The End of Tooth Decay as We Know It
Within the next four to five years, a new mouth rinse may provide lifetime cavity protection, quite possibly with a single application in infancy. Dr. Jeffrey Hillman, professor of oral microbiology at the University of Florida at Gainesville, recently announced successful results in laboratory rats, after twenty years of research. The new anti-decay vaccine will undergo a series of clnical trials to determine efficacy and safety, lasting two to three years and involving thousands of human subjects. The vaccine, involving a genetically altered variant of the normal "tooth decay" bacterium, represents a new technology that may eventually be applied to the treatment of disease and infection without antibiotics.
The naturally occurring tooth-decay germ, Streptococcus mutans, evolved along with humans over hundreds of thousands of years. Over that span of time, the bacterium came into balance with its host (that's us!) so that it caused no harm. The introduction of refined sugars into our diet, relatively recent in evolutionary terms, upset that balance. Streptococcus mutans lives on the sugar residue on people's teeth, and produces lactic acid as a waste product.? The lactic acid eats away at tooth enamel, causing cavities. (This does suggest that more frequent brushing and fewer sweets could make make visits to the dentist a more unusual event!)
The new mouth rinse treatment contains a genetically modified version of the Streptococcus mutans. Dr. Hillman's modified bacterium does not produce acid, and so does not cause decay. Once introduced into the mouth, it will replace the naturally occurring bacterium, greatly reducing the likelihood of decay. ? According to Dr. Hillman, the treatment will probably cost less than $100 and may last a lifetime, an obviously smart investment. Dr. Hillman cautions that we will still need to brush and floss to prevent bad breath and gum disease, even if we use the new treatment.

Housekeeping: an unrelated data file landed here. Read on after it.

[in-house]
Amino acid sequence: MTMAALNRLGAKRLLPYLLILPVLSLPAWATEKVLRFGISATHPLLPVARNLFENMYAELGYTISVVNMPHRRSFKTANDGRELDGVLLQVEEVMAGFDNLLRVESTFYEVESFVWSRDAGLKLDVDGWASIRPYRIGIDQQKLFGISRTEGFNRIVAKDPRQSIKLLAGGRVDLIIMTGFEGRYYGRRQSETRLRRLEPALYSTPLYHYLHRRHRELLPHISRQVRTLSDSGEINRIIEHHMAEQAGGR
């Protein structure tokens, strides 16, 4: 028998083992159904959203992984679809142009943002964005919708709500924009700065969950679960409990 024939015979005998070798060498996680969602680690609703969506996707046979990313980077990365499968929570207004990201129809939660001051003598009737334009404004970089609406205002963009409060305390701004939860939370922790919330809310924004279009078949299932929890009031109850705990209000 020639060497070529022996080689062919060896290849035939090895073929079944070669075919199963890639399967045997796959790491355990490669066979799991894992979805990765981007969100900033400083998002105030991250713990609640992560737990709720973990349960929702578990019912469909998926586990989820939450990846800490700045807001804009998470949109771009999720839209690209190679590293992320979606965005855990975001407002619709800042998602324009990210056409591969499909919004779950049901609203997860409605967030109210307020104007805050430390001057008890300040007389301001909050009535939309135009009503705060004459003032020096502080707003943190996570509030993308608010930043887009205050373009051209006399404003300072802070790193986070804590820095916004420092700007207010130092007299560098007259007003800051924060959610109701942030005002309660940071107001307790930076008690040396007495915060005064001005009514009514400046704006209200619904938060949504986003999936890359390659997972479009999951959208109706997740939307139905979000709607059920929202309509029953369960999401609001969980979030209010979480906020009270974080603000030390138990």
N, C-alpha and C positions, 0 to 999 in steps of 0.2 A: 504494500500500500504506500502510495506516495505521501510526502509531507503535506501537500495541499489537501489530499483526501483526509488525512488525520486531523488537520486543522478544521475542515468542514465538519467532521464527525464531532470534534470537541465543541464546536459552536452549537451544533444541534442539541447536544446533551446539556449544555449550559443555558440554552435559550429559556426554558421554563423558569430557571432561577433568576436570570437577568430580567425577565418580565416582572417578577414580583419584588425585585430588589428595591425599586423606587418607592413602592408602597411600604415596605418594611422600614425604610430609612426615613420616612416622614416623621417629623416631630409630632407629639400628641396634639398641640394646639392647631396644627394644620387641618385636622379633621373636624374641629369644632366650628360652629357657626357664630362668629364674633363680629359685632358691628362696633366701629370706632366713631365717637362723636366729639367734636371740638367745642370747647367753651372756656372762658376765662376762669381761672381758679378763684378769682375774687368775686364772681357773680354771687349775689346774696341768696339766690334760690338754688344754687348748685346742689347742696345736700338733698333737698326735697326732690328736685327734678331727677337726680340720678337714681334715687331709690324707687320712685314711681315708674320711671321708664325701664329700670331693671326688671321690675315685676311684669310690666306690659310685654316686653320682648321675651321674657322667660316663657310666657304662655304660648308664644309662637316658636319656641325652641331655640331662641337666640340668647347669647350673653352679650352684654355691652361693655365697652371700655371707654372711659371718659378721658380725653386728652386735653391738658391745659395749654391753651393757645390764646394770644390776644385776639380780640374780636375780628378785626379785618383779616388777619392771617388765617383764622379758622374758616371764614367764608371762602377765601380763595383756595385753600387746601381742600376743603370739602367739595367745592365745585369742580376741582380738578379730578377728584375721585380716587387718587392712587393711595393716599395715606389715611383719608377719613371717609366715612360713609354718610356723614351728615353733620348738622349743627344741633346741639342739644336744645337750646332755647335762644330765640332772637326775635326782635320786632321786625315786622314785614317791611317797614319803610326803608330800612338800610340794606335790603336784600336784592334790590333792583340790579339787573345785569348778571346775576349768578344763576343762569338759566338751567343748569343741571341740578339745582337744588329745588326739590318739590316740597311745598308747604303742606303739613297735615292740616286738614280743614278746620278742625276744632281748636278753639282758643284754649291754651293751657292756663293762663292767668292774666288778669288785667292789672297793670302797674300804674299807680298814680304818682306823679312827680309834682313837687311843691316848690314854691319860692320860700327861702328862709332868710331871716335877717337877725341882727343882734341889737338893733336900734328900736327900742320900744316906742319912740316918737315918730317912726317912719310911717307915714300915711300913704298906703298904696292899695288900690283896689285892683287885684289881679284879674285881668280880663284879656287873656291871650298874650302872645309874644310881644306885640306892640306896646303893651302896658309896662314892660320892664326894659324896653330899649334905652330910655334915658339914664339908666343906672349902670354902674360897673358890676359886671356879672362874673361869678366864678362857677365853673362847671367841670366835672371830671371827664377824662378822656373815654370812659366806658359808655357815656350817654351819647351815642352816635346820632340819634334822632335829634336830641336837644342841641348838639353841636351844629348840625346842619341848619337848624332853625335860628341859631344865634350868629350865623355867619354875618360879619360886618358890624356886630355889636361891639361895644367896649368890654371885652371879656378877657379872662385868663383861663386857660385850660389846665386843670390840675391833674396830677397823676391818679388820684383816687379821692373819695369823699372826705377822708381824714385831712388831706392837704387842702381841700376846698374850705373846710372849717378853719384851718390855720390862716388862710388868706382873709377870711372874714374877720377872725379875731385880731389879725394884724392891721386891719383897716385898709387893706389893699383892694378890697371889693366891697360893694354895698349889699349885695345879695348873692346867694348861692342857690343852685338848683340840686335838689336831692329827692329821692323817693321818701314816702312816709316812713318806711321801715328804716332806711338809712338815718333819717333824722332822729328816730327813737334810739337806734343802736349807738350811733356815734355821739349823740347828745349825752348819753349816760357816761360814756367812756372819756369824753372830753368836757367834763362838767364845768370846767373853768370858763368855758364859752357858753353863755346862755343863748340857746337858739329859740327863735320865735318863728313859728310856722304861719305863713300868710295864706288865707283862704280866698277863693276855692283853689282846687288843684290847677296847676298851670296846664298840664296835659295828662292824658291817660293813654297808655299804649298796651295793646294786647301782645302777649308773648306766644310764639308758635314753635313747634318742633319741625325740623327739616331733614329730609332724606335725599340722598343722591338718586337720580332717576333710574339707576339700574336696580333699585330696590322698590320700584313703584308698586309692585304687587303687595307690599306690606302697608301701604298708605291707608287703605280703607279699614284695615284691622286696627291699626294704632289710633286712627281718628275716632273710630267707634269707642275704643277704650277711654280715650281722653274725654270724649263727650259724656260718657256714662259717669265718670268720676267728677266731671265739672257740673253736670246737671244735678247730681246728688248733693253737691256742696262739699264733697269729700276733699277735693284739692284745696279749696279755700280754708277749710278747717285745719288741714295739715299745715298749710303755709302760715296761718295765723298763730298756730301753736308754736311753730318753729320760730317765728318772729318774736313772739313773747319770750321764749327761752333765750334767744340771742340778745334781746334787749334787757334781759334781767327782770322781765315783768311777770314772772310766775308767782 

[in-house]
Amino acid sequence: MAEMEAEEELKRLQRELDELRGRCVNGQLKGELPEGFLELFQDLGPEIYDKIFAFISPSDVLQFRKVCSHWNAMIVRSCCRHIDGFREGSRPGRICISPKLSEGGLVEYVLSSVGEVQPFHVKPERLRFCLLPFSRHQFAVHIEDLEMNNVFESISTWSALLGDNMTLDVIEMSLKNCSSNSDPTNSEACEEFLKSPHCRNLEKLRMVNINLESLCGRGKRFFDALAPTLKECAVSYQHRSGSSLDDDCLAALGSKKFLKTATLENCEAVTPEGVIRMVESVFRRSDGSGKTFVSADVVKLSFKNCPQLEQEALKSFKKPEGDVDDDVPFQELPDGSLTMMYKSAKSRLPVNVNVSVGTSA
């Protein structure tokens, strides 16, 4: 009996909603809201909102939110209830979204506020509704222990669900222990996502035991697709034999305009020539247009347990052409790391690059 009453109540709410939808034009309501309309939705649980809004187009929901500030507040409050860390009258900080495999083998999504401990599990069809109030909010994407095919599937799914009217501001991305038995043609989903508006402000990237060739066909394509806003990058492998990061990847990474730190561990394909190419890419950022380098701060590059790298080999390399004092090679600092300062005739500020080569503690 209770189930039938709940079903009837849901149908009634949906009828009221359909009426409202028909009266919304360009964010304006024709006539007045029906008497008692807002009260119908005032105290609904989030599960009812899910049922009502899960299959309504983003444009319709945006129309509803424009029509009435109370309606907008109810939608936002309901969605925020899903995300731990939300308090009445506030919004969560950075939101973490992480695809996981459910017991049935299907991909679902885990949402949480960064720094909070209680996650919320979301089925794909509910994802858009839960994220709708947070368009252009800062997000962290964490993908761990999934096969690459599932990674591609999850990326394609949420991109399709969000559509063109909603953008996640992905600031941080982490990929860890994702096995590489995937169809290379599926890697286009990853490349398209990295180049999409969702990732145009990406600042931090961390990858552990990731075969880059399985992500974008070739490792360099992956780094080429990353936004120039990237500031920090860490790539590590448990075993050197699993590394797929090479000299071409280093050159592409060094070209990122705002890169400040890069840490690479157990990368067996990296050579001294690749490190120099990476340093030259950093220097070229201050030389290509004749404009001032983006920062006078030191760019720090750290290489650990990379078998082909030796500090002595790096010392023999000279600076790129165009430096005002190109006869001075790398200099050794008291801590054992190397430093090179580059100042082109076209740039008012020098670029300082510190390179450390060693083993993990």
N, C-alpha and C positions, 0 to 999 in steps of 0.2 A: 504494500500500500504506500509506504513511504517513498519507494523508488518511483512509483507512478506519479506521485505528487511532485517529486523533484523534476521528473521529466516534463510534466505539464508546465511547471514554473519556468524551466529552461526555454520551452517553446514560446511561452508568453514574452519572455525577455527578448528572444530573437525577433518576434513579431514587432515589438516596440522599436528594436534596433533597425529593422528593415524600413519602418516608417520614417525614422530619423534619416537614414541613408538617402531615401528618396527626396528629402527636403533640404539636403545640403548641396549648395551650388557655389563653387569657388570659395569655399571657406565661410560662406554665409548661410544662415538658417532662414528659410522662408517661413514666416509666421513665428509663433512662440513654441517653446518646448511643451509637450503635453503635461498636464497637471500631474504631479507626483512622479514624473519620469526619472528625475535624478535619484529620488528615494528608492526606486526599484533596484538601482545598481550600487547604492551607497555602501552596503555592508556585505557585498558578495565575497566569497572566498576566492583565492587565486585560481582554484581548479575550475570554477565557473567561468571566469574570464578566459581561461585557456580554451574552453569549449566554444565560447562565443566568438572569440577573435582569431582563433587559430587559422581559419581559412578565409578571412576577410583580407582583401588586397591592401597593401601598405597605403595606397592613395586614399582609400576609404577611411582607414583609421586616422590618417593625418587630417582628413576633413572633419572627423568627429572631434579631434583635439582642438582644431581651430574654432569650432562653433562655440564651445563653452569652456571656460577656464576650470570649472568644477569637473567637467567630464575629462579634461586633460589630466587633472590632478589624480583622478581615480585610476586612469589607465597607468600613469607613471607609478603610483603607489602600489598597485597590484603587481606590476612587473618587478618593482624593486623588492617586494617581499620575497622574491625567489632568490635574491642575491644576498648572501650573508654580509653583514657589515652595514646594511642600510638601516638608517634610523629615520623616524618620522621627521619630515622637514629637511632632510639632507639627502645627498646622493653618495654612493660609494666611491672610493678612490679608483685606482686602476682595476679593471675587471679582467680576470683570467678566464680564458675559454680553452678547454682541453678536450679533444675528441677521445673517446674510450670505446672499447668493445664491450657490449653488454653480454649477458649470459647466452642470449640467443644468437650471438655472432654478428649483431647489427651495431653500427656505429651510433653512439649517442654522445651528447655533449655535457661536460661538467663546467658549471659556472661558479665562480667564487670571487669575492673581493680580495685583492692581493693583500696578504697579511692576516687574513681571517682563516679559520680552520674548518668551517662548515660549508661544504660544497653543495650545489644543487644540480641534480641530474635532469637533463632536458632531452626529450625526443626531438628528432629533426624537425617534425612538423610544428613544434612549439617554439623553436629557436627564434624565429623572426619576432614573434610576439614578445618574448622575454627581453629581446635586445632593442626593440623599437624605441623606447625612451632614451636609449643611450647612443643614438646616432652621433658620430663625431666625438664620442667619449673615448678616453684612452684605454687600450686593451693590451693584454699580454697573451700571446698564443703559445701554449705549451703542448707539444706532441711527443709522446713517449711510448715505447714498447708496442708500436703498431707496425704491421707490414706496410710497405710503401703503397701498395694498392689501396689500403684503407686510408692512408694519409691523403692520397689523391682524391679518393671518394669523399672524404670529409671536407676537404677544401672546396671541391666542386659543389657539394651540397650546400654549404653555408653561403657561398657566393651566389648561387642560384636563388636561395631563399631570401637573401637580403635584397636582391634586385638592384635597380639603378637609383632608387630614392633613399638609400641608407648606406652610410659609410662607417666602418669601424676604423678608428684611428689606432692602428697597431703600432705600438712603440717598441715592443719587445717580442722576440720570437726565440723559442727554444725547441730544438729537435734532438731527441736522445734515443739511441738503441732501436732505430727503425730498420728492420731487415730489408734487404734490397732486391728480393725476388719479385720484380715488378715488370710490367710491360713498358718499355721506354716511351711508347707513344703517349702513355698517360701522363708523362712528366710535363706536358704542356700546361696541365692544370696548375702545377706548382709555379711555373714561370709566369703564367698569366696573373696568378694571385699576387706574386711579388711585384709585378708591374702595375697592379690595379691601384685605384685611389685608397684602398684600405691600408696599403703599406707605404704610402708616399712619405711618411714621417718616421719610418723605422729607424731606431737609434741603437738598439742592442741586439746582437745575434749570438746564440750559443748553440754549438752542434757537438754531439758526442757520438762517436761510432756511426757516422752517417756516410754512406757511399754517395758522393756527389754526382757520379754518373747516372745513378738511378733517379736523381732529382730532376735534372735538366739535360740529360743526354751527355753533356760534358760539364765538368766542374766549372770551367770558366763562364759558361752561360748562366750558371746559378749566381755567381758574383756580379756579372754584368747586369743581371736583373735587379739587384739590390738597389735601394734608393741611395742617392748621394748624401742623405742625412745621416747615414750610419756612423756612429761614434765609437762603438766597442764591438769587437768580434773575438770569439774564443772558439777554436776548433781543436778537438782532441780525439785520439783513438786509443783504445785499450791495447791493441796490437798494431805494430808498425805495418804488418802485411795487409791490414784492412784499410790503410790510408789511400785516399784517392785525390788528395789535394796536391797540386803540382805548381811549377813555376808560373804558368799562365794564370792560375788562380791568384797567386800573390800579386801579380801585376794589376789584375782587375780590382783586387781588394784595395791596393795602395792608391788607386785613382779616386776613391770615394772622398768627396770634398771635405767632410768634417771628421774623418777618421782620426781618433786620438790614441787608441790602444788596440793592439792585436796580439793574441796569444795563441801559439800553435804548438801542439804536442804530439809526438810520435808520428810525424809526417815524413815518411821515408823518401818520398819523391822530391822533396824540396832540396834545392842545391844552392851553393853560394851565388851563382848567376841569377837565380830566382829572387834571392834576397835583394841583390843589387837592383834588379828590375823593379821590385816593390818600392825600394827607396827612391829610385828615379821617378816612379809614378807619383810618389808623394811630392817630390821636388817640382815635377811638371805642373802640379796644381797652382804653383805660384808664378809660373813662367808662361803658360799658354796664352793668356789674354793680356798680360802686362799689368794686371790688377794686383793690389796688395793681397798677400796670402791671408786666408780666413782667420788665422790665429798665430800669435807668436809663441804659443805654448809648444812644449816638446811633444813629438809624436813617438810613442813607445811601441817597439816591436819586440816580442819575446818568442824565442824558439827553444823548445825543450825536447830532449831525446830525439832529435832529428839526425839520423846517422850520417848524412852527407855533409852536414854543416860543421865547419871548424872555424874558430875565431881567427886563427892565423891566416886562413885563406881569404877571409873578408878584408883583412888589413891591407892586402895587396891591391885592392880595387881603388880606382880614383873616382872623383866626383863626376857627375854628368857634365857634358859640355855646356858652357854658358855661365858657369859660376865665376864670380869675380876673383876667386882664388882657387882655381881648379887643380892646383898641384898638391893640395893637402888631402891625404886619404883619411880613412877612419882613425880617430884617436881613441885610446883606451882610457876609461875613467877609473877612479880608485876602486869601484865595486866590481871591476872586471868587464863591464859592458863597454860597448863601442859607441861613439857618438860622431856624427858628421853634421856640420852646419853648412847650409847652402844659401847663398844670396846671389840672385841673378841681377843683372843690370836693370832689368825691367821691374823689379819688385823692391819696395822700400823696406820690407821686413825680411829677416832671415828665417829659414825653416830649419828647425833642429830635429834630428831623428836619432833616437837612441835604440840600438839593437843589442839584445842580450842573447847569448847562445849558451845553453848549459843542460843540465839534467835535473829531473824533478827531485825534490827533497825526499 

Dr. Hillman's research, published in the February 2000 issue of the journal Infection and Immunity, has demonstrated the safety and effectiveness of the treatment in laboratory rats. Rats with the modified bacterium had fewer cavities after two months and showed no sign of adverse affects after six months. (If this seems like a suspiciously short observation time, remember that lab rats have a life span of at most three years, so the observation period is at least the equivalent of twenty years in a human subject.)
According to Dr. Hillman, the naturally occurring, decay-causing bacterium would eventually evolve into a strain similar or identical to his genetically engineered one. This could take another hundred thousand years or so; the new vaccine accomplishes the same thing right away.? A benign variant of a harmful organism could act as a vaccine, by preventing the bad germ from setting up housekeeping in a person; or could be used as an acute treatment, by competing with the closely related strain after an infection had started. The difference between this approach and the method of vaccination as it is now practised is that currrently, a killed or weakened species of harmful bacterium is introduced to prepare the immune system to fight a future infection by that bacterium. In the new method, a completely viable, live, but harmless variant is introduced which prevents or halts the infection by the harmful variant.